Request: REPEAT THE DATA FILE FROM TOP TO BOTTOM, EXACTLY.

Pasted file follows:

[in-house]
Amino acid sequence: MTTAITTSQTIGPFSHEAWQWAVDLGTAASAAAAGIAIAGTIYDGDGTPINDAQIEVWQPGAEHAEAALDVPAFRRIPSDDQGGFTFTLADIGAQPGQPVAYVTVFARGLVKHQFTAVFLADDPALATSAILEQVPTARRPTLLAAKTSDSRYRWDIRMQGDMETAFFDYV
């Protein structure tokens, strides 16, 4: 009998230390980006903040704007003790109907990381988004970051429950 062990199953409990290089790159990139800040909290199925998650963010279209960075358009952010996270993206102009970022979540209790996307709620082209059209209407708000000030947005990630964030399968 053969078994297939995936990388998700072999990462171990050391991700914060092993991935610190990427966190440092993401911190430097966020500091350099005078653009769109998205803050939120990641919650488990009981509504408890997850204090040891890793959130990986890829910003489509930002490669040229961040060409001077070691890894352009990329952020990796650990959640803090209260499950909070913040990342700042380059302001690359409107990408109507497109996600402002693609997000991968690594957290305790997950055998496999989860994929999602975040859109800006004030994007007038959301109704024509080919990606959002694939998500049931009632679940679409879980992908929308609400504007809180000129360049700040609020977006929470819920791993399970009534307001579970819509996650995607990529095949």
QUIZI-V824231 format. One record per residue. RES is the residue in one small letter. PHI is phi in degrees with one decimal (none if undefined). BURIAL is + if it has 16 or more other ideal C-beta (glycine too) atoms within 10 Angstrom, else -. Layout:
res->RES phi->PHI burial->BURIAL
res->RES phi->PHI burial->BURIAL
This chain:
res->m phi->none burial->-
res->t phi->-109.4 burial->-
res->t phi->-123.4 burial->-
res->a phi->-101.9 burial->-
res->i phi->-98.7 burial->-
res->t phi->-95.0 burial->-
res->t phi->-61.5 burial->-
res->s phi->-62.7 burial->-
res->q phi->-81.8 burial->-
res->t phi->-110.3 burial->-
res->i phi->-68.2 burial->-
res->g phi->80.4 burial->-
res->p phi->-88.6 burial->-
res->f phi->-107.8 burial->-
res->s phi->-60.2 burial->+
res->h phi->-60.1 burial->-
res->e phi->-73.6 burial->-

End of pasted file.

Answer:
[in-house]
Amino acid sequence: MTTAITTSQTIGPFSHEAWQWAVDLGTAASAAAAGIAIAGTIYDGDGTPINDAQIEVWQPGAEHAEAALDVPAFRRIPSDDQGGFTFTLADIGAQPGQPVAYVTVFARGLVKHQFTAVFLADDPALATSAILEQVPTARRPTLLAAKTSDSRYRWDIRMQGDMETAFFDYV
């Protein structure tokens, strides 16, 4: 009998230390980006903040704007003790109907990381988004970051429950 062990199953409990290089790159990139800040909290199925998650963010279209960075358009952010996270993206102009970022979540209790996307709620082209059209209407708000000030947005990630964030399968 053969078994297939995936990388998700072999990462171990050391991700914060092993991935610190990427966190440092993401911190430097966020500091350099005078653009769109998205803050939120990641919650488990009981509504408890997850204090040891890793959130990986890829910003489509930002490669040229961040060409001077070691890894352009990329952020990796650990959640803090209260499950909070913040990342700042380059302001690359409107990408109507497109996600402002693609997000991968690594957290305790997950055998496999989860994929999602975040859109800006004030994007007038959301109704024509080919990606959002694939998500049931009632679940679409879980992908929308609400504007809180000129360049700040609020977006929470819920791993399970009534307001579970819509996650995607990529095949």
QUIZI-V824231 format. One record per residue. RES is the residue in one small letter. PHI is phi in degrees with one decimal (none if undefined). BURIAL is + if it has 16 or more other ideal C-beta (glycine too) atoms within 10 Angstrom, else -. Layout:
res->RES phi->PHI burial->BURIAL
res->RES phi->PHI burial->BURIAL
This chain:
res->m phi->none burial->-
res->t phi->-109.4 burial->-
res->t phi->-123.4 burial->-
res->a phi->-101.9 burial->-
res->i phi->-98.7 burial->-
res->t phi->-95.0 burial->-
res->t phi->-61.5 burial->-
res->s phi->-62.7 burial->-
res->q phi->-81.8 burial->-
res->t phi->-110.3 burial->-
res->i phi->-68.2 burial->-
res->g phi->80.4 burial->-
res->p phi->-88.6 burial->-
res->f phi->-107.8 burial->-
res->s phi->-60.2 burial->+
res->h phi->-60.1 burial->-
res->e phi->-73.6 burial->-